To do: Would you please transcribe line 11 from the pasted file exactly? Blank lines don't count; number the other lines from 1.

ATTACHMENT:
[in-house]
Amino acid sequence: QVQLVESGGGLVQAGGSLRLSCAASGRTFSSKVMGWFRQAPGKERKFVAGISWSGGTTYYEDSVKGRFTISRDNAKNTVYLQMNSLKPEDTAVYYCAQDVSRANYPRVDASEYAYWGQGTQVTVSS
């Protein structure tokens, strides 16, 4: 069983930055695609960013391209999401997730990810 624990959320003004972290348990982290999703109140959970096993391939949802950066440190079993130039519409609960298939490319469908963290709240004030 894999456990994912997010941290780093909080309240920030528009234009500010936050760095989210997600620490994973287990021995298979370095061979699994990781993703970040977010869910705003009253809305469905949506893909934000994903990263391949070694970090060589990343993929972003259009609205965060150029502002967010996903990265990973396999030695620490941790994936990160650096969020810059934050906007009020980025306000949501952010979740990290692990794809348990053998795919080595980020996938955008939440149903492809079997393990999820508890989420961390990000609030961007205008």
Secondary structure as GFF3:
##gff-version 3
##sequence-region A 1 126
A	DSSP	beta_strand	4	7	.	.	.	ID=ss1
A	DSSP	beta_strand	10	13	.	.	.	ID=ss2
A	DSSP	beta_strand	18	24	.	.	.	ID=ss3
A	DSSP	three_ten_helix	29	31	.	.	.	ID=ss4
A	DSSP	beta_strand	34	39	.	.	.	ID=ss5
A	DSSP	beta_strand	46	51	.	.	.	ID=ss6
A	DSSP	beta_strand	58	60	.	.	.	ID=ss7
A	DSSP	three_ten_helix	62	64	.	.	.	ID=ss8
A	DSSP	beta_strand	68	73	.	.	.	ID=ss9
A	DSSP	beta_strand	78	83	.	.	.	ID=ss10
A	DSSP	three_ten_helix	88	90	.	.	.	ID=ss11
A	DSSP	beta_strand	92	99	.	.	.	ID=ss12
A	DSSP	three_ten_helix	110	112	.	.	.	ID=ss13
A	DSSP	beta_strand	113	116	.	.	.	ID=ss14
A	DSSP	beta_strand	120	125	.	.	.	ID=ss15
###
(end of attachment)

A	DSSP	beta_strand	34	39	.	.	.	ID=ss5